This tolerant nature is further indicated by the lack of reaction to homophobia practiced by players, even in instances where comments have been targeted at other players. Mauresmo has received multiple instances of this, with Martina Hingis reportedly branding her ‘half a man’ immediately after her coming out in 1999, and Janko Tipsarević calling her a ‘pervert’ in 2007.  Neither the ATP nor the WTA commented on either instance, both of which essentially amount to bullying between players. Tipsarević went on to say that he ‘[tries] not to have any contact with’ known homosexual male players, but it is as yet unclear who he was referring to.

In addition to these targeted comments, the ATP have failed to respond to the repetitive usage of homophobic slurs by high profile former number one players such as Lleyton Hewitt and Goran Ivanišević. In 2001, Ivanišević won Wimbledon as a wildcard entry, an achievement that rightly gathered him a great deal of press attention. In his first press conference as Wimbledon champion, he repeatedly used a homophobic slur to refer to one of the line officials, a slur he had used only two weeks before at another tournament. In this instance, Ivanišević was clearly violating explicit ATP rules surrounding abuse of an official, of which violation may result in fines of up to $25,000 or even suspension from tour events, yet no comment was made by either the ATP or the AELTC/LTA, who are more directly responsible for Wimbledon itself.

There are signs of recent improvement, however, with the ATP labelling the views of Alexandr Dolgopolov ‘regrettable’, after he asserted on twitter that gay and transgender people are ‘not normal’. While there was no direct punishment or official reprimand, this is a clear step forward from unchecked slur usage at major tournaments. In the same week, the WTA acted quickly to fine and suspend a tournament official in response to sexist and racist remarks targeted at the Williams sisters. These two stories, can certainly be hoped to represent an improvement in the response of tennis authorities to discriminatory remarks by players and officials alike.

Unfortunately, these positive stories were followed by Tennis Australia renewing their association with Margaret Court. Margaret Court is undoubtedly one of the greatest tennis players of all time, having won a record 24 Grand Slam titles during her career. She is also virulently homophobic, actively campaigning against equal rights for same-sex relationships in her native Australia. She has claimed that homosexuality is a choice, and further that young players on the tennis tour have been ‘snared’ into this ‘lifestyle’ by older, openly homosexual players. Despite this, the Margaret Court Arena at the Australian Open, one of the four biggest events on the tennis calendar, was elevated in status this year.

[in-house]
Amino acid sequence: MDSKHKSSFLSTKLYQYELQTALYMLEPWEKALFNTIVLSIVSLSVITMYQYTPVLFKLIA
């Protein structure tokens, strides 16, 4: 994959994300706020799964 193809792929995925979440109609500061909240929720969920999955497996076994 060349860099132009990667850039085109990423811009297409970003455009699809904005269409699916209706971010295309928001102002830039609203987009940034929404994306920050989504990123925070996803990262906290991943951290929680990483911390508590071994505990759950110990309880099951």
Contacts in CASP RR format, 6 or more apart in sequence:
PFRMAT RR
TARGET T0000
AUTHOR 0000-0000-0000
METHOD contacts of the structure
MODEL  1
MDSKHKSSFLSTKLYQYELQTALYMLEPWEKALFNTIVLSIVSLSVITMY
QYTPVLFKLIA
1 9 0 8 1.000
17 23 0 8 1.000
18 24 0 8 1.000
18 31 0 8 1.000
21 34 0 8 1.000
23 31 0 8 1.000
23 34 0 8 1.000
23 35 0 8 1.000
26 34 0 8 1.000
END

Margaret Court Arena used to be the third show court for the Australian Open, but with the addition of a retractable roof – which Court was invited to open during the tournament – it has now become the second court of the tournament. There have been protests at the Margaret Court Arena in the past, subtly supported by both gay and straight players, calling for high visibility of rainbow flags within the Arena. When questioned on this, Tennis Australia simply stated that they did not share Court’s views. Despite this, the choice to promote the importance of the Margaret Court Arena this year, and further to provide Margaret Court herself with a platform to speak during the tournament, shows a profound lack of understanding and respect for the damage her words have the potential to cause.

This culture of tolerance for homophobia may explain why closeted players choose to remain so, and additionally may have an impact on the appeal of the sport to young LGBTQ+ players and fans, especially male players lacking in an openly non-straight player to look up to. Despite the sport’s history of incredibly successful, openly non-straight players, tennis is at risk of falling behind the times. With sports such as ice hockey, soccer and rugby creating high profile anti-homophobia campaigns, tennis certainly has some catching up to do.

 

Vicky Davis
Vicky is studying Biology at university, and grew up in a household obsessed with a wide variety of sports. One of her very first memories is of watching Formula 1, and this love only has grown and spread to encompass further disciplines of motorsport. Now a passionate WEC and Formula E fan, Vicky is thrilled to be attending her first live race in 2015. With further interests in tennis, rugby, and professional cycling, it's a wonder there's ever time for coursework!

One comment on “The Queer History Of Tennis”

  1. im_not_a_lizard says:

    I found this article really interesting! I admit that I’m not a huge tennis fan but, being Scottish, it’s hard to avoid Wimbledon. I had no idea there was such an insidious vein of homophobia in tennis, possibly because I was peripherially aware of players like Navratilova. I’m off to do some research!